Useful MySQL Commands

There are a lot of usefully MySQL commands that I either don’t run enough to remember or just end up using some GUI to accomplish. Nothing against Navicat, but what kind of sysadmin would I be if I couldn’t do it at the command line as well. Anyhow, I had to do a bunch of this kind of work lately, so I thought I would write the more common commands down here so I would have them to reference.

It is generally a good idea to firewall off your MySQL port (3306) unless you are on a secure network. The downside to this is that it prevents you from using GUI tools like Navicat to connect to your database server. No problem, just use this command to SSH tunnel a connection. After doing this, you can connect to your database on localhost port 8888:

ssh -fNg -L 8888: login@mysql-server

Once you have installed a new instance of MySQL, you have to change the root password:

# mysql -u root
mysql> SET PASSWORD FOR 'root'@'localhost' = PASSWORD('newpwd');
mysql> SET PASSWORD FOR 'root'@'yourhostname' = PASSWORD('newpwd');
mysql> exit

Depending on the way you handle your MySQL installation, you will most likely have to run the mysql_upgrade script after upgrades to use all the new features:

mysql_upgrade -u root –password=yourpassword

Do a thorough check to see if your tables are corrupted:

mysqlcheck -u root -p --check --extended --all-databases

Repair any corruption if it exists:

mysqlcheck -u root -p --repair --all-databases

Look at all your tables and optomize them if necessary:

mysqlcheck -u root -p --optimize --all-databases

Basic iptables Configuration

It’s always a good idea to setup a local firewall on hosts that are on unprotected networks. The internet “winds” blow harder and harder each day, and it’s only a matter of time before some daemon has an exploit that gets taken advantage of. I use CentOS 5 for all my web servers, and here is an example of the script I use to create a DEFAULT TO DENY set of firewall rules. This script generates a file called iptables in /etc/sysconfig.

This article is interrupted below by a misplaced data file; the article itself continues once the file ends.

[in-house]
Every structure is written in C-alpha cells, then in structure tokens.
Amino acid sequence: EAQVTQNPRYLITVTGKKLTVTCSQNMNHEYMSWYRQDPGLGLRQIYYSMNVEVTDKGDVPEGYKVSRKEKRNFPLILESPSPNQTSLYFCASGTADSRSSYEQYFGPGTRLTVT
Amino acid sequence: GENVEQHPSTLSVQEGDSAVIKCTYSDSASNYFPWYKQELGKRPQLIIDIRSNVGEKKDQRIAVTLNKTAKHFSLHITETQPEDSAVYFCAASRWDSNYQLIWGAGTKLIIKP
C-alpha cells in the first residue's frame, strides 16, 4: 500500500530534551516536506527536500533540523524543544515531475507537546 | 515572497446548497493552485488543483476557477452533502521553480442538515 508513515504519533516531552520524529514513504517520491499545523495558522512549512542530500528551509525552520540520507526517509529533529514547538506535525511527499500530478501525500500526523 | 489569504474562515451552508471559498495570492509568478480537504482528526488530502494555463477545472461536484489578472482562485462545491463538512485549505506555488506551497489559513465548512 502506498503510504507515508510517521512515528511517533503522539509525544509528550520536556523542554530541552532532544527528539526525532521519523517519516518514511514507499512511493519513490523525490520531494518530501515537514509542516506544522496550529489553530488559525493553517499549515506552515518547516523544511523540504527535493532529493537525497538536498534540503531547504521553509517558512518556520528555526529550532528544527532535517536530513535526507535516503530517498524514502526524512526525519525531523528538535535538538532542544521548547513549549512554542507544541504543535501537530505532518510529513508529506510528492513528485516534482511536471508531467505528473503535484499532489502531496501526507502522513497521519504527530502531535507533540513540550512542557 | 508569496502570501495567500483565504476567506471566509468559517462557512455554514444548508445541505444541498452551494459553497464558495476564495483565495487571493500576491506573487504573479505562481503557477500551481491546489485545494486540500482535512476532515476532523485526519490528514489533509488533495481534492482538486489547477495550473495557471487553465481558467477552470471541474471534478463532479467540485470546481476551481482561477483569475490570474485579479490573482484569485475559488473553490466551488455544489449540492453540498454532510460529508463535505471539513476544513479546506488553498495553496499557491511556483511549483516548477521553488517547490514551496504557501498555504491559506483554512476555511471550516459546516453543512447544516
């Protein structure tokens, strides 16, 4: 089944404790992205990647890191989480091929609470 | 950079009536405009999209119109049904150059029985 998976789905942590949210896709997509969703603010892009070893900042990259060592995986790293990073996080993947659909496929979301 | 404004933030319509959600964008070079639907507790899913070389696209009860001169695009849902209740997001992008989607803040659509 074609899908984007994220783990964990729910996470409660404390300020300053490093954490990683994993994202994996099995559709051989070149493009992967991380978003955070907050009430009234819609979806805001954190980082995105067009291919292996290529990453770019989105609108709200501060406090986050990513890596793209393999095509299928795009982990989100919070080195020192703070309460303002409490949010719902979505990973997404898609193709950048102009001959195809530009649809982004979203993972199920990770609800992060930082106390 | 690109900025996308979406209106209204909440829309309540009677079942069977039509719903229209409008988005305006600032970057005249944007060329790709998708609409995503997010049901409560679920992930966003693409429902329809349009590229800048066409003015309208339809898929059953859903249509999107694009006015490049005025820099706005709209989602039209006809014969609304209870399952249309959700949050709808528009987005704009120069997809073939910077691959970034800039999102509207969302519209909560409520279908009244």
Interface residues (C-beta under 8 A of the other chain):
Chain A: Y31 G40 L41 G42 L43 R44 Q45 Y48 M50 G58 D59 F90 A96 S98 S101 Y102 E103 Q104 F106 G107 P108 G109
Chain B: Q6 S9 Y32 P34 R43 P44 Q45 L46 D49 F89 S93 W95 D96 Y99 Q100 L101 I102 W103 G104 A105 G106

I used to create a special rule for MySQL that only allowed connections from my own network, but lately I have been omitting this rule and tunneling the connection through ssh instead. That is why it is commented out in the script below.

### SCRIPT ###
# Drop all incoming traffic
/sbin/iptables -P INPUT DROP
# Drop all forwarded traffic
/sbin/iptables -P FORWARD DROP
# Allow all outgoing traffic
/sbin/iptables -P OUTPUT ACCEPT
# Allow returning packets
/sbin/iptables -A INPUT -m state --state RELATED,ESTABLISHED -j ACCEPT
# Allow incoming traffic on port 80 for web server
/sbin/iptables -A INPUT -p tcp -m tcp --dport 80 -j ACCEPT
# Allow MySQL only from a certain network
/sbin/iptables -A INPUT -p tcp -m tcp -s XXX.XXX.XXX.0/24 --dport 3306 -j ACCEPT
# Allow local traffic
/sbin/iptables -A INPUT -i lo -j ACCEPT
# Allow incoming SSH on port 22
#/sbin/iptables -A INPUT -p tcp -m tcp --dport 22 -j ACCEPT
# Allow ping
/sbin/iptables -A INPUT -p icmp -m icmp --icmp-type 8 -j ACCEPT
/sbin/iptables-save > /etc/sysconfig/iptables
chmod go-r /etc/sysconfig/iptables
/sbin/sudo service iptables restart
### /SCRIPT ###

Here is what /etc/sysconfig/iptables looks like after running this script:

# Generated by iptables-save v1.3.5 on Wed Dec 31 13:47:40 2008
:OUTPUT ACCEPT [12:8972]
-A INPUT -p tcp -m tcp --dport 80 -j ACCEPT
-A INPUT -p tcp -m tcp --dport 3306 -j ACCEPT
-A INPUT -i lo -j ACCEPT
-A INPUT -p tcp -m tcp --dport 22 -j ACCEPT
-A INPUT -p icmp -m icmp --icmp-type 8 -j ACCEPT
-A INPUT -p tcp -m tcp --dport 80 -j ACCEPT
-A INPUT -i lo -j ACCEPT
-A INPUT -p icmp -m icmp --icmp-type 8 -j ACCEPT
# Completed on Wed Dec 31 13:47:40 2008

After you are done, make sure you have iptables setup to start when the system boots.

# /sbin/chkconfig --list | grep iptables

iptables       	0:off	1:off	2:on	3:on	4:on	5:on	6:off

If it’s not on, just run:

/sbin/chkconfig iptables on

X11 Forwarding Broken on Solaris

If you’re running Solaris 8 or 9 and an upgrade results in broken SSH X11 forwarding, the problem may be Sun’s socfs bug. The symptom will be SSH’s failure to set the $DISPLAY variable and an error in your system log looking something like this: